But he went through.  And no one stopped him – not the woman in front of me, and not I.  It only struck me after he went through that perhaps I could have done the same.  And yet, my politeness and social consciousness kicks in.

***

For context, understand that each of these situations lasted at most 30 seconds.  They’re mere moments in time, hardly enough for the average person to react and redirect the course of situation, especially where strangers one will never encounter again are involved in interaction.

What I will remember about the airport a year from now is that the businessman went through anyway, with a spur-of-the-moment, implied apology.  What I will remember about the young trick-or-treater is her boldness.   Each presumed, with a certain politeness and poise.

Social conditioning and thought-leaders suggest that I will remember the trick-or-treater long after I forget the businessman because of her gender, her race, her age.  He’ll be admired for doing as he should; she’ll be lucky if she’s not judged as grasping and aggressive.

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Written by marginfades

November 1, 2012 at 12:22 pm

Posted in Uncategorized

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5 Responses

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  1. Awesome pumpkin photo! I think I’d remember the businessman just as well. He’s old enough to know better. Though it’s always possible he did make an honest mistake. But I doubt it was that. He was originally behind you after all. Reading this reminds me of a time a woman jumped a long line to use a bathroom. We were on a cross country bus, so there weren’t many chances to answer nature’s call. Some of the people in the line-up made comments when she came out. She looked away and dashed off. At the time, I was really unimpressed with her too. but who knows, maybe she had an emergency and if she hadn’t cut it, the results would have been more embarrassing for her. I try to give people the benefit of doubt. With that little girl in the fairy costume, I imagine she was just being herself–a little girl. Maybe “they” didn’t often get to eat candy because of their family’s financial situation…these thoughts would have been playing through my mind, along with what you say above. I’d wonder if she was desperate or annoying. Hope she does use it right and go far. OK, I’ll stop now. 😀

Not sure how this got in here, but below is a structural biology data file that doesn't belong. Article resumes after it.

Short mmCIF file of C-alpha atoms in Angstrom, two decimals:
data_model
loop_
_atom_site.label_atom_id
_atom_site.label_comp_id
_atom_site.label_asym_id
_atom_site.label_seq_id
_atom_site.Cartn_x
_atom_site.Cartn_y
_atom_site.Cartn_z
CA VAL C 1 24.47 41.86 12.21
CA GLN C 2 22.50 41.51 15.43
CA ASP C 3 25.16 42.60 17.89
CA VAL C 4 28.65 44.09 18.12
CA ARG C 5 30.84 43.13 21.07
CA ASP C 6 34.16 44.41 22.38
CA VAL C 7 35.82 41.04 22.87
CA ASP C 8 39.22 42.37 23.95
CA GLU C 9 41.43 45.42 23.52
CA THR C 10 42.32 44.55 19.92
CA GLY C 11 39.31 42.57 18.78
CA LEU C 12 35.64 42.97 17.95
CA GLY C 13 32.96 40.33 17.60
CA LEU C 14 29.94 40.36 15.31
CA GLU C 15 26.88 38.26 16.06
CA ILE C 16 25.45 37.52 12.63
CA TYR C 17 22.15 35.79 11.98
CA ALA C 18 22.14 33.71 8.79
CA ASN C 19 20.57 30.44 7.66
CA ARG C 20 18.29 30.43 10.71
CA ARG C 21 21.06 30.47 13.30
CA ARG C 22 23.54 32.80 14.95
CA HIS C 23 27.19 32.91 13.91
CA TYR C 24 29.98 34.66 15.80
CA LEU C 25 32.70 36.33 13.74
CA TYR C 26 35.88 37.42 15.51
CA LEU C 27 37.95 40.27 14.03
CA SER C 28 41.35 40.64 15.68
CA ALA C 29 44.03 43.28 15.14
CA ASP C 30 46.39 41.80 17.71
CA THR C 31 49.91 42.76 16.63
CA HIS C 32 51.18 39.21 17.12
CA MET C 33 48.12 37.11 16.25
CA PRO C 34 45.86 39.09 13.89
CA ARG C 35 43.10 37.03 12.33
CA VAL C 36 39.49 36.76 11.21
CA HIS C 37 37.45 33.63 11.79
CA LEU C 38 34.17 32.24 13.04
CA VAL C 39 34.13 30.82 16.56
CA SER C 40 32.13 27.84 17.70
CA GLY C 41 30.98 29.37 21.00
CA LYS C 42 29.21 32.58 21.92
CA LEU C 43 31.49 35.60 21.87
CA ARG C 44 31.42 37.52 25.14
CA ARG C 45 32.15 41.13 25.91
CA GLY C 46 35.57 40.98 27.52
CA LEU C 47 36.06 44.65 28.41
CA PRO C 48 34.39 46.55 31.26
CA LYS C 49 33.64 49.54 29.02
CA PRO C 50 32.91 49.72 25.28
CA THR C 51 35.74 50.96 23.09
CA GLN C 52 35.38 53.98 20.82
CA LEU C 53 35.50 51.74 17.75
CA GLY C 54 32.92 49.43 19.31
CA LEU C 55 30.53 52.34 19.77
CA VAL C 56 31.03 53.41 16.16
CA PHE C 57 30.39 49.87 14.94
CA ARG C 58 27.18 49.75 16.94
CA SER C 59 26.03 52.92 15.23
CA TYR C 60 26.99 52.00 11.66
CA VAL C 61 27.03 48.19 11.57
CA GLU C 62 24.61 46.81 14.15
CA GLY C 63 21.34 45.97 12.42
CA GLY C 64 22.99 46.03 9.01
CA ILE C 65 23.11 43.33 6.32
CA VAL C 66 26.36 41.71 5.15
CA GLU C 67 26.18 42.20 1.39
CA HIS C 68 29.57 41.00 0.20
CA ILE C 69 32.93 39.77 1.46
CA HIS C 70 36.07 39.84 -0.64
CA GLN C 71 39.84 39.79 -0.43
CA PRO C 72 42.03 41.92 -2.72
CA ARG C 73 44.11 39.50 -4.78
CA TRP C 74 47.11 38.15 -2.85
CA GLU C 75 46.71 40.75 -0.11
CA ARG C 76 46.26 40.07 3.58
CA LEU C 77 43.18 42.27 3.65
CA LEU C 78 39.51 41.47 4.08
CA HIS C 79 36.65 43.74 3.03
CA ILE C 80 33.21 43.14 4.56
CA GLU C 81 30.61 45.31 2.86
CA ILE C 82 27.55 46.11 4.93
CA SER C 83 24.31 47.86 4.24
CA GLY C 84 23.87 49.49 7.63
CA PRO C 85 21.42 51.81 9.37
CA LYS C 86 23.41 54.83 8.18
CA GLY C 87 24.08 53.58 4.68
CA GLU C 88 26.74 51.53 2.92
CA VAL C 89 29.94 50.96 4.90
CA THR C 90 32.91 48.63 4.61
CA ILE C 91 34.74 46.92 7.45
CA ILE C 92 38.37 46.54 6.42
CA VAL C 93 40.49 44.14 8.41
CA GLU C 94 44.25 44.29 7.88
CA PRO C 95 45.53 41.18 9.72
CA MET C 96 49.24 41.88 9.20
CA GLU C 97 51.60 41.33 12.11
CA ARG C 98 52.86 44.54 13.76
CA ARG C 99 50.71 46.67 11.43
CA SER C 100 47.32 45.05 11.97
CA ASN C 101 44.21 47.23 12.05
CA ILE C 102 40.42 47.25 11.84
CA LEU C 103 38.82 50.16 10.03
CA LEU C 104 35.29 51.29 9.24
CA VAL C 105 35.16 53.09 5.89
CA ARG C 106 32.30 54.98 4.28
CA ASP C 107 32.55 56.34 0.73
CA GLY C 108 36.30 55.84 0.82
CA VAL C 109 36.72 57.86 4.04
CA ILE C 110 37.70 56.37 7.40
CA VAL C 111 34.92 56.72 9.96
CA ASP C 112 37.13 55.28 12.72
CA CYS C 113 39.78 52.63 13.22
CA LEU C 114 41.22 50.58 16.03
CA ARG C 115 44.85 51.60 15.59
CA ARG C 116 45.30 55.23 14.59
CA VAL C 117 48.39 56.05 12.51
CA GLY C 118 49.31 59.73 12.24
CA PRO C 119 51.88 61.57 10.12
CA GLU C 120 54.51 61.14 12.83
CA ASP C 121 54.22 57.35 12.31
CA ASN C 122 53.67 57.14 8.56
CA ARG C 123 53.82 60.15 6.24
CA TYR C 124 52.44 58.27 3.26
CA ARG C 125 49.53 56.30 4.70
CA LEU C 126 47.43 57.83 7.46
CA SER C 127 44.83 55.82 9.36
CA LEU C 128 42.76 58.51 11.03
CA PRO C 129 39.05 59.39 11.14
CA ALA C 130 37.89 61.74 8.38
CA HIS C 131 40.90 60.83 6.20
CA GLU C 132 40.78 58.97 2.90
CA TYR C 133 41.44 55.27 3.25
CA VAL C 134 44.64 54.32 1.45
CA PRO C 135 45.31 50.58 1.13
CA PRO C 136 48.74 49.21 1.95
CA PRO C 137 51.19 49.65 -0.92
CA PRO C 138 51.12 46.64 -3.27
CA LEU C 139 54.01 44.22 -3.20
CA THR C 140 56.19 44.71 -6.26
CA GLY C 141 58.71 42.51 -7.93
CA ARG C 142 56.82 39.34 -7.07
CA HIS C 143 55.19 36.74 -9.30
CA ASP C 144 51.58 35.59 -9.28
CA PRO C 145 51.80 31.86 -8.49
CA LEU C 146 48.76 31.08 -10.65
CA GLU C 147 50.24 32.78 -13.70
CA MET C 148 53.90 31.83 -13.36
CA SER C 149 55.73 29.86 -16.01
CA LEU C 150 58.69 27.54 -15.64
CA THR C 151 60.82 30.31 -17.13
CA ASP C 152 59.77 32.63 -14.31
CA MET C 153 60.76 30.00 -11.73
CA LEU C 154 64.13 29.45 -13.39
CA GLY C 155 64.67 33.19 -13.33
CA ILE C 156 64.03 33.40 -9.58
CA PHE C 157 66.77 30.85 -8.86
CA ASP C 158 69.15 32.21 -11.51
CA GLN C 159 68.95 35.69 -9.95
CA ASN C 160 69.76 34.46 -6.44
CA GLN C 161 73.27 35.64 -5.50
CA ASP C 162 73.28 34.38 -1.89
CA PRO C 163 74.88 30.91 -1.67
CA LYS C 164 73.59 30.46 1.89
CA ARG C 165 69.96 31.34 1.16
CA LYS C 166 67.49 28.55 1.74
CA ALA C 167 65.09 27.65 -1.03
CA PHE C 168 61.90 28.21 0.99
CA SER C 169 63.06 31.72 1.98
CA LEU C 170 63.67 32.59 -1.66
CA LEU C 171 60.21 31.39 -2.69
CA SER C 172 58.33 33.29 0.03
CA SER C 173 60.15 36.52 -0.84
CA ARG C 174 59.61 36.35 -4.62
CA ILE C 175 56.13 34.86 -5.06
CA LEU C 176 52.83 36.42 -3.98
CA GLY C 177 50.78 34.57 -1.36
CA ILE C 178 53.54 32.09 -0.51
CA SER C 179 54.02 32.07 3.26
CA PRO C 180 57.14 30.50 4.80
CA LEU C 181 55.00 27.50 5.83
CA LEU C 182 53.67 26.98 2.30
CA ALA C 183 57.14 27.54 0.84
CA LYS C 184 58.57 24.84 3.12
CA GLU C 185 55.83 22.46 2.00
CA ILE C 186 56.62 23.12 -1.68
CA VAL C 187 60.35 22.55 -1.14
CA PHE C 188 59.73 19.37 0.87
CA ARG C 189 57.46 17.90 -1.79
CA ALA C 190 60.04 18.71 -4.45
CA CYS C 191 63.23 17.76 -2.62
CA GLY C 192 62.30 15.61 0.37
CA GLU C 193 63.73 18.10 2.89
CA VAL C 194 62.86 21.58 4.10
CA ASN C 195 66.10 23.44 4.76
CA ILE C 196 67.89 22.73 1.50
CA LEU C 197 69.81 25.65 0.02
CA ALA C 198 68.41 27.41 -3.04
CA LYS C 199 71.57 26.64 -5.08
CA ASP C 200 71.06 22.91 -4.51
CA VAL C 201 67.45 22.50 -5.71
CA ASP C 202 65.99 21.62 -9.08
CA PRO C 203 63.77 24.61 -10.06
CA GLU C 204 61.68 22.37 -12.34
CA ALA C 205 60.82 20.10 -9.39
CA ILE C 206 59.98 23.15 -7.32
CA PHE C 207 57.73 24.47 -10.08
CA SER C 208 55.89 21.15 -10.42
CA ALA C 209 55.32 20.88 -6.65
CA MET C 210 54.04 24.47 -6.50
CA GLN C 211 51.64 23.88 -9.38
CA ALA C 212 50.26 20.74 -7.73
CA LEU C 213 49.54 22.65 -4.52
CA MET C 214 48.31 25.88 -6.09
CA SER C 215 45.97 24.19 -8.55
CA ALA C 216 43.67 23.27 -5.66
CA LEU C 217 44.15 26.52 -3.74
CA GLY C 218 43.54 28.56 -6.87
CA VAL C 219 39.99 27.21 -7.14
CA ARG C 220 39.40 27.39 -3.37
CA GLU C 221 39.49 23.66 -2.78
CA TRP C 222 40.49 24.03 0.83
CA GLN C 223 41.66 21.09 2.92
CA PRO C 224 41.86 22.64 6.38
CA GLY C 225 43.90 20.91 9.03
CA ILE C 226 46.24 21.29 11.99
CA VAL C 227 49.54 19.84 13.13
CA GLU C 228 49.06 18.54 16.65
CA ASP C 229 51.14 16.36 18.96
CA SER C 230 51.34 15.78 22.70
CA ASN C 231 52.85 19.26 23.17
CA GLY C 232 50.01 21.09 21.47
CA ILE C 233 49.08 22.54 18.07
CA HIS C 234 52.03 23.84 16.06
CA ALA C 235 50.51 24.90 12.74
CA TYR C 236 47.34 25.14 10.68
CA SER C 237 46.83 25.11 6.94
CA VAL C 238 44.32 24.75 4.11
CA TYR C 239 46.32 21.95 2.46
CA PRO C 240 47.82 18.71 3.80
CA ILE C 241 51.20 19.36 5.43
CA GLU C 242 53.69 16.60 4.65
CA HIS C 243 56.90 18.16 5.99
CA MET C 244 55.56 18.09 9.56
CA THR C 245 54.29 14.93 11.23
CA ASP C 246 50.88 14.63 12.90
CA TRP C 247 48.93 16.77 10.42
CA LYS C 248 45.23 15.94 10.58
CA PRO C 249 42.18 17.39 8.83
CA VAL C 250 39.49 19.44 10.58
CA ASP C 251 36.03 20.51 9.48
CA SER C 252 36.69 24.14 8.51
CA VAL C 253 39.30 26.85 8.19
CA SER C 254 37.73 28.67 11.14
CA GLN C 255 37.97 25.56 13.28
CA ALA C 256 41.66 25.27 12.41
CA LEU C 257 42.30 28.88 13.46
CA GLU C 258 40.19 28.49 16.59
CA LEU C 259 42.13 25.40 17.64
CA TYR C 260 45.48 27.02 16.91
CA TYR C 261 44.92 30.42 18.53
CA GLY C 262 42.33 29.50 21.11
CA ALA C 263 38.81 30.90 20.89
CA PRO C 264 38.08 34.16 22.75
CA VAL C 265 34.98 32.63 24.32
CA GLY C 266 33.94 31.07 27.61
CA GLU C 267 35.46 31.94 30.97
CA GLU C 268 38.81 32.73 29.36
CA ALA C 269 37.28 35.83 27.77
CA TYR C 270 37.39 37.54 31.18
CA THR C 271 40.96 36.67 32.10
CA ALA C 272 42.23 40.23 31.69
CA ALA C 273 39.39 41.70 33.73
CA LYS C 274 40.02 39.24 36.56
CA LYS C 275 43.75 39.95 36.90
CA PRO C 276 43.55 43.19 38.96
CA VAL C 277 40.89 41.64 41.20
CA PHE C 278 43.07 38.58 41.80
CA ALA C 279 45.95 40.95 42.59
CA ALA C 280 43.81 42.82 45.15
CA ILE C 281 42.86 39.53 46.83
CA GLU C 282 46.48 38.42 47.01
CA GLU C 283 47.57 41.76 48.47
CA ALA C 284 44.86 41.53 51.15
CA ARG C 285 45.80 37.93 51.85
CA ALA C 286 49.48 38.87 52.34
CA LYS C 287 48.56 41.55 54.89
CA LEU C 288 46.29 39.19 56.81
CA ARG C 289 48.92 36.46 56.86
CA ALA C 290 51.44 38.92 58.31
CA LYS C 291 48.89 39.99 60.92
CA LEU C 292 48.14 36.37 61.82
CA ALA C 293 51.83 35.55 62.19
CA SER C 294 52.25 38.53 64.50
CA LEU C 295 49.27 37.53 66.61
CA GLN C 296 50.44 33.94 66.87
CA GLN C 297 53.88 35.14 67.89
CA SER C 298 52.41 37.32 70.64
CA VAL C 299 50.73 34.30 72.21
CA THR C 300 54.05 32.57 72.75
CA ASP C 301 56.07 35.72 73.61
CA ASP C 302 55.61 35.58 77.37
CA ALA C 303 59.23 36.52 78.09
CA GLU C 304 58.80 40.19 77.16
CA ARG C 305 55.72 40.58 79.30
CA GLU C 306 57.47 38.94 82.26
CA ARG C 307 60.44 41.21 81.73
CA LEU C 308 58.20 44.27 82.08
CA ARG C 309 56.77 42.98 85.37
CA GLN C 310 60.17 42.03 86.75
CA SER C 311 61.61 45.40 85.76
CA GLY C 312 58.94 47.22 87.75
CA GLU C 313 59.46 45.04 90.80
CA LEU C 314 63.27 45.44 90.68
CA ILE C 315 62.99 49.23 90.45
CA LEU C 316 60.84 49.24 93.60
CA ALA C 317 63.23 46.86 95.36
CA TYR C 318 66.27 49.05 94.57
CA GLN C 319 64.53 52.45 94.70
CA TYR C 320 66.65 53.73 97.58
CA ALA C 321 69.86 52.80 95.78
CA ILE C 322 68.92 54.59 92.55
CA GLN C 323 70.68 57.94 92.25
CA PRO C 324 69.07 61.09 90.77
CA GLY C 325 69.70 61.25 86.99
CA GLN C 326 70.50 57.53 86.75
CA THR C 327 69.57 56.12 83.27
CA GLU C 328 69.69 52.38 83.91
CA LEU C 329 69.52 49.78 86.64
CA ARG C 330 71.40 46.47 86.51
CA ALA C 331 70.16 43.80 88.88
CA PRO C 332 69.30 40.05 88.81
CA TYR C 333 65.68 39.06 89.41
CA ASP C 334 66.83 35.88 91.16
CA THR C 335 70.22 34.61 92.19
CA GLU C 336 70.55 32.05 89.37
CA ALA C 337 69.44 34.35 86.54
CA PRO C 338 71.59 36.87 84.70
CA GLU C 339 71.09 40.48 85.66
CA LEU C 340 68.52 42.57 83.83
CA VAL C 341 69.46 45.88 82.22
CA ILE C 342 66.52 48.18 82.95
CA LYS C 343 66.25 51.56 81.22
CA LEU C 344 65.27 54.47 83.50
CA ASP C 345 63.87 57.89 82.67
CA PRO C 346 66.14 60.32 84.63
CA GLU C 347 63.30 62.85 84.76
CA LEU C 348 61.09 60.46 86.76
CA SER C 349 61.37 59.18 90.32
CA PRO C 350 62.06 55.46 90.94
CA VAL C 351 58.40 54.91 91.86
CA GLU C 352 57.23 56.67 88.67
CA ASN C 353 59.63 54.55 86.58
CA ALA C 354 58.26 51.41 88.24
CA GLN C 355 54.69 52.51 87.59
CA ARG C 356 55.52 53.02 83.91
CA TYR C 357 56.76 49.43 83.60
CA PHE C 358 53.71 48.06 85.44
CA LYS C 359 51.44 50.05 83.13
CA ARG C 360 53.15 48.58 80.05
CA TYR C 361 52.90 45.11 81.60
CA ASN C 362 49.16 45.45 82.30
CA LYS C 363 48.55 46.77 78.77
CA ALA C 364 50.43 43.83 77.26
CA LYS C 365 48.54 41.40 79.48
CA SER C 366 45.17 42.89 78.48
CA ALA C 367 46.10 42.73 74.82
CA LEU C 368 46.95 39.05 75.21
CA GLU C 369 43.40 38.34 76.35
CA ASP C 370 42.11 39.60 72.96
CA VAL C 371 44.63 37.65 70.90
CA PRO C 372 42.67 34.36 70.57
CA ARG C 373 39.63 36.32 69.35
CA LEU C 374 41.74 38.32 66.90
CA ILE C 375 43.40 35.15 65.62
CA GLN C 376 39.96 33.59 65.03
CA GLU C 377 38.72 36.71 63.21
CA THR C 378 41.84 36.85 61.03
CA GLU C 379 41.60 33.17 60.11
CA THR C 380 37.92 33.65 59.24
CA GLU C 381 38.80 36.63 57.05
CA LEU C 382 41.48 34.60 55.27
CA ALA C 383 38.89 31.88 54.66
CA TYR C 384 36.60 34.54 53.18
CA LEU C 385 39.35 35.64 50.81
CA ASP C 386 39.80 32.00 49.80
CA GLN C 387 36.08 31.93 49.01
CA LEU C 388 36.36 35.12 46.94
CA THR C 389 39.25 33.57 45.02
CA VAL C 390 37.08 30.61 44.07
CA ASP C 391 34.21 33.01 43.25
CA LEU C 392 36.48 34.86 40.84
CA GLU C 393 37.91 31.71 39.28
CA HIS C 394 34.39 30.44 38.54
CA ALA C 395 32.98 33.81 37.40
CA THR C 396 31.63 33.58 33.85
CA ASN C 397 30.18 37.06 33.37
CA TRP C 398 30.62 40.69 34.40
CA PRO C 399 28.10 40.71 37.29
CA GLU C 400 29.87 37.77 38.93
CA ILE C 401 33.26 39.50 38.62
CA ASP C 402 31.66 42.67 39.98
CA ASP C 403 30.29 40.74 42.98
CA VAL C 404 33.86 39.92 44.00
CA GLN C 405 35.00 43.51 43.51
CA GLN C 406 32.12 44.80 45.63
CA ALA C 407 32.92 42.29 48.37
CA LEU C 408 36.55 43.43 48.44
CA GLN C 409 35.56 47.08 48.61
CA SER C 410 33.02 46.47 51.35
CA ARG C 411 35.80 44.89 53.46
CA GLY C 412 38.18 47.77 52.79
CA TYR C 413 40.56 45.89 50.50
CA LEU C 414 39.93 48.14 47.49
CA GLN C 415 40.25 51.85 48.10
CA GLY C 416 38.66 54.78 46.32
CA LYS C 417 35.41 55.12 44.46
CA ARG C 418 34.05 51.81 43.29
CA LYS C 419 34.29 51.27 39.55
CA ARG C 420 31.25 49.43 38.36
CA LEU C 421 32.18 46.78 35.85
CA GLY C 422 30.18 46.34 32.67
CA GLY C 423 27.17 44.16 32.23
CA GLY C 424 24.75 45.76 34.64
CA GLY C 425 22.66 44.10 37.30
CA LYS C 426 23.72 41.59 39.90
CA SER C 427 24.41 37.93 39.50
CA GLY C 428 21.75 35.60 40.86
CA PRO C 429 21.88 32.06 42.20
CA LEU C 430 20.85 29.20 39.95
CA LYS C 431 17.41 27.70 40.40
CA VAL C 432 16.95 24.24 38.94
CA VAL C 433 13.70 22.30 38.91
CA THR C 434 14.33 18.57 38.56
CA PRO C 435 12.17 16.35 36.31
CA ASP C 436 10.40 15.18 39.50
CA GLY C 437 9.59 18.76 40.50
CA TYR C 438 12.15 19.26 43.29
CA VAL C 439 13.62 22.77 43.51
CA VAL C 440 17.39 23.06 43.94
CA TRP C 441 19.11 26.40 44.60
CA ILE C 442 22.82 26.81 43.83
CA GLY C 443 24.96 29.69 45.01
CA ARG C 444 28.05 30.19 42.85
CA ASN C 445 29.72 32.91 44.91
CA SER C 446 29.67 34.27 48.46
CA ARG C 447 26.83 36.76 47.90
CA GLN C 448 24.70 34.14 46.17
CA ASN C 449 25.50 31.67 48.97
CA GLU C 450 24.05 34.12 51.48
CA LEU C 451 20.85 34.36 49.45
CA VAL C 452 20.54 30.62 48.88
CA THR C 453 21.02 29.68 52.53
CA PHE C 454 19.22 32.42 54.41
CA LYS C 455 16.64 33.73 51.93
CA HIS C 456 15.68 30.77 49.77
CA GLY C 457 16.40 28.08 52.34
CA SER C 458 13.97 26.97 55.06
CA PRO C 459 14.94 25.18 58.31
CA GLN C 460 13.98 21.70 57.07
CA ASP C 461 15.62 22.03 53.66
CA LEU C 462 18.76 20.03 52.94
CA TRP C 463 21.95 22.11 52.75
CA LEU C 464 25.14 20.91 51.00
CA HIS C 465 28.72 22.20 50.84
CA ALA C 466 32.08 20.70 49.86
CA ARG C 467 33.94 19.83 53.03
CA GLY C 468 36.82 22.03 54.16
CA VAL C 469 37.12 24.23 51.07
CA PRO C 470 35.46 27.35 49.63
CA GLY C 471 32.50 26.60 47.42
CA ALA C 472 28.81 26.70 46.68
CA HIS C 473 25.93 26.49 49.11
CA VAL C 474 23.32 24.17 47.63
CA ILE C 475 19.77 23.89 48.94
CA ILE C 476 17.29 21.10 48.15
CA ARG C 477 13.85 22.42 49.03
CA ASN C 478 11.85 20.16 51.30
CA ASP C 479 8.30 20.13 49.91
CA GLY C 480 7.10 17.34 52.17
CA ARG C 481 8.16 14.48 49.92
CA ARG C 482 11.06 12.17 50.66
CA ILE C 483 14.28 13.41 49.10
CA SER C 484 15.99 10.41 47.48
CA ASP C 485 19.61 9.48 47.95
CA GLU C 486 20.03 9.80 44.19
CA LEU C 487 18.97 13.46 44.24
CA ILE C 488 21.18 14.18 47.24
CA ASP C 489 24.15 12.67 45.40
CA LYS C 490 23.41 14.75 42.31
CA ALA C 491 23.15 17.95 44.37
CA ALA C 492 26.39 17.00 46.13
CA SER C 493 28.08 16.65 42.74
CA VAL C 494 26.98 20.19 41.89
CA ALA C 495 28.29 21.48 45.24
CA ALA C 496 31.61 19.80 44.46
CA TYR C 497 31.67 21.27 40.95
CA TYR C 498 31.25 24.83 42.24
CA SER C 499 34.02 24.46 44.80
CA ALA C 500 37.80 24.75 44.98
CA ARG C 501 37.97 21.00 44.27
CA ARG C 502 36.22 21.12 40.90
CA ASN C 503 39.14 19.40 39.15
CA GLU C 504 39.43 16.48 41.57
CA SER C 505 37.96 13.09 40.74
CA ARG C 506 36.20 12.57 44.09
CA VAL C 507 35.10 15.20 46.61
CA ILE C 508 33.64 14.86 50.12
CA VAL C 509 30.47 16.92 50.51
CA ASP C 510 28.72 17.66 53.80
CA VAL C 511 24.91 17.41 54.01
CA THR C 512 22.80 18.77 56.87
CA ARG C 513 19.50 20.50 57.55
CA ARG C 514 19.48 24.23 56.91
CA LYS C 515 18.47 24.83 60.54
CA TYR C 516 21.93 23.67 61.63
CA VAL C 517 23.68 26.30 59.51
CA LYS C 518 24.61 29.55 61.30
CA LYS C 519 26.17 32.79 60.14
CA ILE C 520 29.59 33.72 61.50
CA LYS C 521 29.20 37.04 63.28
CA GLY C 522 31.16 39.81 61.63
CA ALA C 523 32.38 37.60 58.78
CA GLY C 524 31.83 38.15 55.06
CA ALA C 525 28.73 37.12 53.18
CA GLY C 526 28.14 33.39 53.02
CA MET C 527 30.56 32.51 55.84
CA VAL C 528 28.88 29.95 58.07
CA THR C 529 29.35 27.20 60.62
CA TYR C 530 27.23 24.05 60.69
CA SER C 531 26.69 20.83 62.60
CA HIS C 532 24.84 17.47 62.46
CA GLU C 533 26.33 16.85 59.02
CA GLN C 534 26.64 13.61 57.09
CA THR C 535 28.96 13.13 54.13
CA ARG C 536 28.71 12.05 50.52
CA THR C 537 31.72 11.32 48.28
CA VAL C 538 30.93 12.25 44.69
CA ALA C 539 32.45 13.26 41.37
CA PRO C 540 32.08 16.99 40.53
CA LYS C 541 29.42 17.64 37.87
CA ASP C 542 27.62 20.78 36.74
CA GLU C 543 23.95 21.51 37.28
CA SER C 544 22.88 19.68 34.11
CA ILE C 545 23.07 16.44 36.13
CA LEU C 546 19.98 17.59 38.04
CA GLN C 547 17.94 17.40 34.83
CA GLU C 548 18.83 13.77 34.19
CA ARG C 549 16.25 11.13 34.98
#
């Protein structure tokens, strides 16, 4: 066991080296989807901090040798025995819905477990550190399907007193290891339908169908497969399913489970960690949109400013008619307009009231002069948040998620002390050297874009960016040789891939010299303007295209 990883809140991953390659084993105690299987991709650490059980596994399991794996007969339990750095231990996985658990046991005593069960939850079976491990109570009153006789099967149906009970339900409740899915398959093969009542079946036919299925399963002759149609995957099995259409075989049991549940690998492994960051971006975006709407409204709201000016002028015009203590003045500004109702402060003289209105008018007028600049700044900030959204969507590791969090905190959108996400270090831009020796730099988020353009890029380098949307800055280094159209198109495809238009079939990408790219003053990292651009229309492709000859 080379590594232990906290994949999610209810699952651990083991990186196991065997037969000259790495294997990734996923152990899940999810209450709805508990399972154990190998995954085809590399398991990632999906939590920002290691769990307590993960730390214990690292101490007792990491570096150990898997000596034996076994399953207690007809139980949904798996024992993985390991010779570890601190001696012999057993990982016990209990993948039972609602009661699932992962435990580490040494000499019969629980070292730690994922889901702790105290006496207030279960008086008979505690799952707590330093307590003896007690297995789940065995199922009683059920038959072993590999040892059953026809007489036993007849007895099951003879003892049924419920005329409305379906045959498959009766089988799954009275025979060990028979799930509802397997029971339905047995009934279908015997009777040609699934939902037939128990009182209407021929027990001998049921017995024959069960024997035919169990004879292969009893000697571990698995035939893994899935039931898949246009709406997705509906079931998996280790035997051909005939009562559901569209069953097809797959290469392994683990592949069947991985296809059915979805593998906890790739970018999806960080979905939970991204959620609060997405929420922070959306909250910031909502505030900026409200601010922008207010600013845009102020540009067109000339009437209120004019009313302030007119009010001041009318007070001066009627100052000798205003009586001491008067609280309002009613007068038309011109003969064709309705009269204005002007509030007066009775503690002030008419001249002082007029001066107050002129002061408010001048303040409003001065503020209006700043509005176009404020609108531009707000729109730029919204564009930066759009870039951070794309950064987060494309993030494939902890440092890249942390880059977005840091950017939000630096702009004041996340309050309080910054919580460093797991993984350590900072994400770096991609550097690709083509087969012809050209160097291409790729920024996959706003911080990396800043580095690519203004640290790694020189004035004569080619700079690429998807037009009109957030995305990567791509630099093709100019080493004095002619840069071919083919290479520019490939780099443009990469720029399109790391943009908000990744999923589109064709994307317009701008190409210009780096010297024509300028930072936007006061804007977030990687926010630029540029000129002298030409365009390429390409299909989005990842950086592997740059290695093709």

Chris

    June 25, 2013 at 6:46 am

  2. I love how from what you describe as “mere moments in time”, you derive so much story, so much imagery. We do, after all, live for those moments in time too. Beautiful, moving, and such a great come-back!

    Roxanne

    November 1, 2012 at 1:27 pm

  3. What matters, too, is not just their charisma but also that you are who you are or that you weren’t in the wrong mood at the time. And maybe that you wield honey for fly-trapping and you know these things will make luscious blog posts.

    Kim Samsin (@kimsamsin)

    November 1, 2012 at 12:55 pm